These days when you go to the supermarket, or green grocer, you are presented with multiple options. The Western world is reknowned for only wanting the best of everything but refreshingly, I believe we are in the midst of change where many people are trying to make more mindful purchases. We are learning that something looking ‘perfect’ does not necessarily equal perfection. And we are also beginning to learn or appreciate that buying seasonal produce means that fresh products can be enjoyed at their best.
We are now given the option of buying what can only be described as ‘seconds’. And whilst their appearance may not be perfect, often the produce tastes the same (if not better) than their pretty peers.
Jamie Oliver has been pretty instrumental in Woolworths’ campaign dubbed ‘The Odd Bunch’, which provides seasonal produce that looks a bit ‘ugly’ but is marketed at a more attractive price. The farmers have set aside land, watered, fertilised and cared for this produce, and it would be so incredibly wasteful to simply cast them aside.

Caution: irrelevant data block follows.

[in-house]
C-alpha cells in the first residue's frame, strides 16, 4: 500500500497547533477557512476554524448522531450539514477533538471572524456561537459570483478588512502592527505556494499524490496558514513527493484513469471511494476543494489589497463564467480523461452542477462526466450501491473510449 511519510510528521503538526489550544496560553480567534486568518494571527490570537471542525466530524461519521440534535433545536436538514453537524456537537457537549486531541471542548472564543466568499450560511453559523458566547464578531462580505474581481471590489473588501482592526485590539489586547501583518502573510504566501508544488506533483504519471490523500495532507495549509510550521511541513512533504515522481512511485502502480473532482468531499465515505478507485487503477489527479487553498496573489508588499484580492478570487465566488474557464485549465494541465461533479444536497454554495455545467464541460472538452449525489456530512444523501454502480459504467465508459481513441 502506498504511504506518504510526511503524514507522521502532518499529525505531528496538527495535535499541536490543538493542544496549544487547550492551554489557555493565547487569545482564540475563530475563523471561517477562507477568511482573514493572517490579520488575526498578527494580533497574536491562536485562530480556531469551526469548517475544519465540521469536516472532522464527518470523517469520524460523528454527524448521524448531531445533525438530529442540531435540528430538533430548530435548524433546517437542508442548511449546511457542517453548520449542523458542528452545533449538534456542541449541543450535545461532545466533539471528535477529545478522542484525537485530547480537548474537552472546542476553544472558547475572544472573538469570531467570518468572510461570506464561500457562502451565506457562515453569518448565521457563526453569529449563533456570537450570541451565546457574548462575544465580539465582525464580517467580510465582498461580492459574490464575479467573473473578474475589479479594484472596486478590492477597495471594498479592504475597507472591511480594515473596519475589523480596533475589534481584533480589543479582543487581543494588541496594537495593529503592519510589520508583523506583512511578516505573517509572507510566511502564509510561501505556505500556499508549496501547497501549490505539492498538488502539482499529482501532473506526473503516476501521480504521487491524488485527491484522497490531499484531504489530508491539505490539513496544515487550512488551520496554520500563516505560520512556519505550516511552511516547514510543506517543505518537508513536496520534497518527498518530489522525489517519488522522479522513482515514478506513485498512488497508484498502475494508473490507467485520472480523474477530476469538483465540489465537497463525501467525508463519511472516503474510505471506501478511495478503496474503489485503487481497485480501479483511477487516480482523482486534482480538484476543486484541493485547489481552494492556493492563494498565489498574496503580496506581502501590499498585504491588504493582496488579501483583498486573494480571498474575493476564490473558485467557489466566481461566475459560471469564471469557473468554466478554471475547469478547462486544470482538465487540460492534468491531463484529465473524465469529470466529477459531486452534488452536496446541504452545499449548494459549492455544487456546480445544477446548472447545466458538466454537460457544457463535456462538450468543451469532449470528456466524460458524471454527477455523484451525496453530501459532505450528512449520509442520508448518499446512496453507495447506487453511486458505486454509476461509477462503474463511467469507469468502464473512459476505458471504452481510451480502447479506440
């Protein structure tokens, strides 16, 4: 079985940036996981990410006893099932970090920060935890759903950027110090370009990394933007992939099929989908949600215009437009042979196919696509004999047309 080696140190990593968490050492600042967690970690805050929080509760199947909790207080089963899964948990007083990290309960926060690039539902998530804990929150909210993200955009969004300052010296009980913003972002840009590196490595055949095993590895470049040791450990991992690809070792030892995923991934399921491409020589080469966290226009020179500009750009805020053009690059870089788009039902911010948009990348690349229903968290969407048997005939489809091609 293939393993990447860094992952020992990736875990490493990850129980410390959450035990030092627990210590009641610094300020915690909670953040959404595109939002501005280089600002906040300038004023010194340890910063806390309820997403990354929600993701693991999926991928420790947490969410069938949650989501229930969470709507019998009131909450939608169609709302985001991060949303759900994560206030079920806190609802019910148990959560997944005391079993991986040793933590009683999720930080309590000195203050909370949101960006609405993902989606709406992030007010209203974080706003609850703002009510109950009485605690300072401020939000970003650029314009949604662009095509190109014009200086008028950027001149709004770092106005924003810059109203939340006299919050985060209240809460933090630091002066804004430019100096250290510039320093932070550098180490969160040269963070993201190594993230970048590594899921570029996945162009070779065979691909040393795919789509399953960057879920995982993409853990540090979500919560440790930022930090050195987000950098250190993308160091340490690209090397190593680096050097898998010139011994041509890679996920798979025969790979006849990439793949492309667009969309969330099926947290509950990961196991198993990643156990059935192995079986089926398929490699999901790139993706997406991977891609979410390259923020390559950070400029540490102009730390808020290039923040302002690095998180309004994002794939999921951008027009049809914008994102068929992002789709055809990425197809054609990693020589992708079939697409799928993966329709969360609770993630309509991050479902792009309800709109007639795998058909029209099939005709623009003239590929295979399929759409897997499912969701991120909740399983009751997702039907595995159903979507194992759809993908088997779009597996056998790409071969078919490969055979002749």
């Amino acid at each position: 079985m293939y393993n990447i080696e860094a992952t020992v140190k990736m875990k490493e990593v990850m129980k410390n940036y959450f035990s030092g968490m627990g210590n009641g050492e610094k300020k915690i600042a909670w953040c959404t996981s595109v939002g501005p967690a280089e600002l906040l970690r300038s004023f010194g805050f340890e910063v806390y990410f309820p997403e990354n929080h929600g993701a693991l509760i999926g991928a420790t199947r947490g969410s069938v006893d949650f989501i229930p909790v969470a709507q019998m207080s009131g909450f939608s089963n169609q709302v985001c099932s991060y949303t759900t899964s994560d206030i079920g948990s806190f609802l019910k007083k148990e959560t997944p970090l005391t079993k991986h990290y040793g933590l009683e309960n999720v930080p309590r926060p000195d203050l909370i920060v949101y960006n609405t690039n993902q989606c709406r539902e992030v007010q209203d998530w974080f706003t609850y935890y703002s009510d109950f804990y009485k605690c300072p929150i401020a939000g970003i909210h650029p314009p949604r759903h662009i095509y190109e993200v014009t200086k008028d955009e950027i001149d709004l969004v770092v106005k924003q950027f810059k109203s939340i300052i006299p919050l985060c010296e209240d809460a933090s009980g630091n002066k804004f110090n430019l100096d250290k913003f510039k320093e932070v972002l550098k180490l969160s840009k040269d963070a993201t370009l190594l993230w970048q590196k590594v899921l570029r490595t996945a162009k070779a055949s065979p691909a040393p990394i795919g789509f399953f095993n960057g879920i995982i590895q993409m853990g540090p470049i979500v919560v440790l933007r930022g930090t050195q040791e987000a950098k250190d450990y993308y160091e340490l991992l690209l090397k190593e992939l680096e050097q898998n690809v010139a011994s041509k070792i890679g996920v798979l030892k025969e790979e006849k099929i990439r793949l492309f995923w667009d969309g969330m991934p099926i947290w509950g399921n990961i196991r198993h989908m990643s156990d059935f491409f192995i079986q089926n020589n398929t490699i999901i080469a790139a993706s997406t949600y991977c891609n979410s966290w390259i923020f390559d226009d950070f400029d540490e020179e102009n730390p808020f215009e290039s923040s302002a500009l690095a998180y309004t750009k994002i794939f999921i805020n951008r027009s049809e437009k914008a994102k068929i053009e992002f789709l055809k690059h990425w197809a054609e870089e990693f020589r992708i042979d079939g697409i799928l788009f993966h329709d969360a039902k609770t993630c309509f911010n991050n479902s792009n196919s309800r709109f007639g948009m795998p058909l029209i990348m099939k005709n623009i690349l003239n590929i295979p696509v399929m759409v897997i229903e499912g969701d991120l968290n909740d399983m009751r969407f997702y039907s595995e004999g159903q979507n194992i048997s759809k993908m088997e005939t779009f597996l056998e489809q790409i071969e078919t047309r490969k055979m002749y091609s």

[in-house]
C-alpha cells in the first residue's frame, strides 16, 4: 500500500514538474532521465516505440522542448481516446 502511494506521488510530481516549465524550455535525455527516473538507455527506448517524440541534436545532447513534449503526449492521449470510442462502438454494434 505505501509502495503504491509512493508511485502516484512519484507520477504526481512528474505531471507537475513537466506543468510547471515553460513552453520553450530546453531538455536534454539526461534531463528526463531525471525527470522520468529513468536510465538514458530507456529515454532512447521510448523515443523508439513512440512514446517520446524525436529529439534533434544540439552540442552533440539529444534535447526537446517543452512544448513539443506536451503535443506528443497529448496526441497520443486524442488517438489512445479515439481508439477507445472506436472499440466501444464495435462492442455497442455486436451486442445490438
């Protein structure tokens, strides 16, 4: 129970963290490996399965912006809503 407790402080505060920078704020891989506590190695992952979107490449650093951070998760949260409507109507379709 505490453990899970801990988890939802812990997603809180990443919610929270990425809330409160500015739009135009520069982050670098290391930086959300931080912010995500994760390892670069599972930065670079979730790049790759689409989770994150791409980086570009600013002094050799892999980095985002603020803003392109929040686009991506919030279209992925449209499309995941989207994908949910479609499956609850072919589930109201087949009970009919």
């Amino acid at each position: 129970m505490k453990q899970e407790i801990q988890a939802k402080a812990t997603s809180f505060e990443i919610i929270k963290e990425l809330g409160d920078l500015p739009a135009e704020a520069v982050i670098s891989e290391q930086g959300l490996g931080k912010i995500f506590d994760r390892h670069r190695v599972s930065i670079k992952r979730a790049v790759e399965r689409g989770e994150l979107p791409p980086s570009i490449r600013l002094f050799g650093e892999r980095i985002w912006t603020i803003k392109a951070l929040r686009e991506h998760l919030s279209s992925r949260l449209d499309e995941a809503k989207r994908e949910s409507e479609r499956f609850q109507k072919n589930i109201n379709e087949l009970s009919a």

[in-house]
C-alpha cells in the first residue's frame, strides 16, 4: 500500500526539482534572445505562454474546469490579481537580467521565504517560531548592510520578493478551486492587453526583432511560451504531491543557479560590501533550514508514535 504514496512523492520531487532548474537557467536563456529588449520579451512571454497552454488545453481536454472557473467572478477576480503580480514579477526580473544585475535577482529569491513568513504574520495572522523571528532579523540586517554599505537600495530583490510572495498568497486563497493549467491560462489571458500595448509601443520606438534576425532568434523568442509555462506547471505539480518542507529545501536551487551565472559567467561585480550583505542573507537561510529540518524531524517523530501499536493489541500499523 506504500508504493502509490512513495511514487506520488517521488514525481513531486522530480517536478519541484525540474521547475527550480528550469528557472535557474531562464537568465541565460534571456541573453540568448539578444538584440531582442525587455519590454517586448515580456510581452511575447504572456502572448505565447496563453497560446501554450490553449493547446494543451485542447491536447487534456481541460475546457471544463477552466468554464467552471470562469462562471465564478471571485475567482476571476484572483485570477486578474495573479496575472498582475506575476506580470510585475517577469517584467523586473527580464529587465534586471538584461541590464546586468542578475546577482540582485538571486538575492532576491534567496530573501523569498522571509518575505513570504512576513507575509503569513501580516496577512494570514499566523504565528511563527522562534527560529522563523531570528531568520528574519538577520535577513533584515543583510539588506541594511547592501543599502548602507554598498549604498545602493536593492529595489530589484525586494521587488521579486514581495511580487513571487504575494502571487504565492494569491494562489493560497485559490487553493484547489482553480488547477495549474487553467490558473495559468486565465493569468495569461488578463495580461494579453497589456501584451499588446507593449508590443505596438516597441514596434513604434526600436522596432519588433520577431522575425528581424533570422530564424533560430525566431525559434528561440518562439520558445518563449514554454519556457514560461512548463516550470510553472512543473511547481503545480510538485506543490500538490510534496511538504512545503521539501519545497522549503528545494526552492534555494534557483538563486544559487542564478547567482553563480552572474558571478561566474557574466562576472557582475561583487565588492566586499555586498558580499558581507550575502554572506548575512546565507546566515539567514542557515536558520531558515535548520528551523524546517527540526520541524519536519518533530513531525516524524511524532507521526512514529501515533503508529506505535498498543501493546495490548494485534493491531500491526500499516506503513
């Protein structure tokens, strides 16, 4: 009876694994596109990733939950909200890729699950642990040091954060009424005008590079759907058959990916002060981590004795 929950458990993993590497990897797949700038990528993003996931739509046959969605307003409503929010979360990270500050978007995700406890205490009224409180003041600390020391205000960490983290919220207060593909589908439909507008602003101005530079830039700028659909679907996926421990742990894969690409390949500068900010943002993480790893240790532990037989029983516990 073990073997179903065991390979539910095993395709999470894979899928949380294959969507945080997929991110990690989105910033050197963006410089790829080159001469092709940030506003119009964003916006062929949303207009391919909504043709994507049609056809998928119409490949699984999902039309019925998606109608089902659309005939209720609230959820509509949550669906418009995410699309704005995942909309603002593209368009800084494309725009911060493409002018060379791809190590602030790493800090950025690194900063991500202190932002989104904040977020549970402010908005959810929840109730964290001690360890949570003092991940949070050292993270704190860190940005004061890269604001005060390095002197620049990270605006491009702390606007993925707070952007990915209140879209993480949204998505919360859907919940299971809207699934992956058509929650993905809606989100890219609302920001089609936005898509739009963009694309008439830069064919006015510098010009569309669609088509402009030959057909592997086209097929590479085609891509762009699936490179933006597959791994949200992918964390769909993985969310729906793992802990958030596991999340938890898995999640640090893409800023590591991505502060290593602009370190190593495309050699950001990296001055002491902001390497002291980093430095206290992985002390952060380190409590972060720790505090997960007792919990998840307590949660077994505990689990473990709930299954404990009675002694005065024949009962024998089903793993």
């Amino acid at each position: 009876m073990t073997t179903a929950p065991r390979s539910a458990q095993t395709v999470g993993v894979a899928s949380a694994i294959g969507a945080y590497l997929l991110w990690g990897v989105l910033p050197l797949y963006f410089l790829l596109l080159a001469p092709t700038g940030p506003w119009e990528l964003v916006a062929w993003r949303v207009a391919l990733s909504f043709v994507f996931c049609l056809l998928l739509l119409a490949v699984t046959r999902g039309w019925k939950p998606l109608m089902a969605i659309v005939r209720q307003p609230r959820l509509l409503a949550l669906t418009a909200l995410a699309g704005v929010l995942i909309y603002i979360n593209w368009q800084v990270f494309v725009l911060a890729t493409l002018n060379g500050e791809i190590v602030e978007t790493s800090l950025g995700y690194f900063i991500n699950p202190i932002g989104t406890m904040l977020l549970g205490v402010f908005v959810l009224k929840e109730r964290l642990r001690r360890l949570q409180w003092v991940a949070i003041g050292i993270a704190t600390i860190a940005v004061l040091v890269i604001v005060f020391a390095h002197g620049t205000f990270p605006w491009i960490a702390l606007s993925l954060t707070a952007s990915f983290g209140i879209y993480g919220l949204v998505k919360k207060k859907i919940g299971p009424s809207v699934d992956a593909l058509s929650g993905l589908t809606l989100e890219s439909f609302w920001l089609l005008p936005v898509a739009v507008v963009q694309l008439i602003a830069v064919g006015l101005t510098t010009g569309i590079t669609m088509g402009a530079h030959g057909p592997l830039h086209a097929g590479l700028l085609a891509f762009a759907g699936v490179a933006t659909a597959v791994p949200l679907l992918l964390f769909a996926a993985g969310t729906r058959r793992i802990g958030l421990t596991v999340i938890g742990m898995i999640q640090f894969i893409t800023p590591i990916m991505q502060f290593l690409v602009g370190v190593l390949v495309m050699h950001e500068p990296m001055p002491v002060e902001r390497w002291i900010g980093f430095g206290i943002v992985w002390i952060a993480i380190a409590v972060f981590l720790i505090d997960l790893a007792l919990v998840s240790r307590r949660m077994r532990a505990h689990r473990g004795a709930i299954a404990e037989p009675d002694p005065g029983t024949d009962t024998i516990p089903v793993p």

It was quite the breath of fresh air when I read in UK newspaper, The Sun, that one big retailer is trying the same concept with flowers. Flowers with smaller blooms, shorter stems or other ‘defects’.
The reality of flower production is pretty harsh. For stock grown outside, it is at the mercy of nature. Heavy rain can cause mildew or fungal problems. Harsh, dry temperature can result in smaller blooms, shorter stems, and sometimes a glut of produce all available at one time. Wind damage results in fewer blooms as well as damage to leaves and petals. Hail can have devastating effects on produce, wiping out whole crops, or causing horrendous damage that makes sale impossible.
The farmers are already up against so much, so this would be a wonderful scheme to implement and keep farmers on their properties, and able to make a living.
Drew Kirk, from Morrisons in the UK said: “It would be a shame to see these beautiful stems go to waste just because they’re a few centimetres too short.
“Our wonky range helps growers and farmers reduce waste and at the same time helps customers to afford to buy flowers more often.”
And this is something that we could certainly apply here also. Flowers are often viewed as a luxury item, so of course, they will be the first item scratched from the list when the budget doesn’t allow it. People LOVE having fresh flowers in their home, and with this scheme, more people could afford to have them at home more often, whilst reducing the waste and loss for our local flower farmers. Sounds like a win, win to me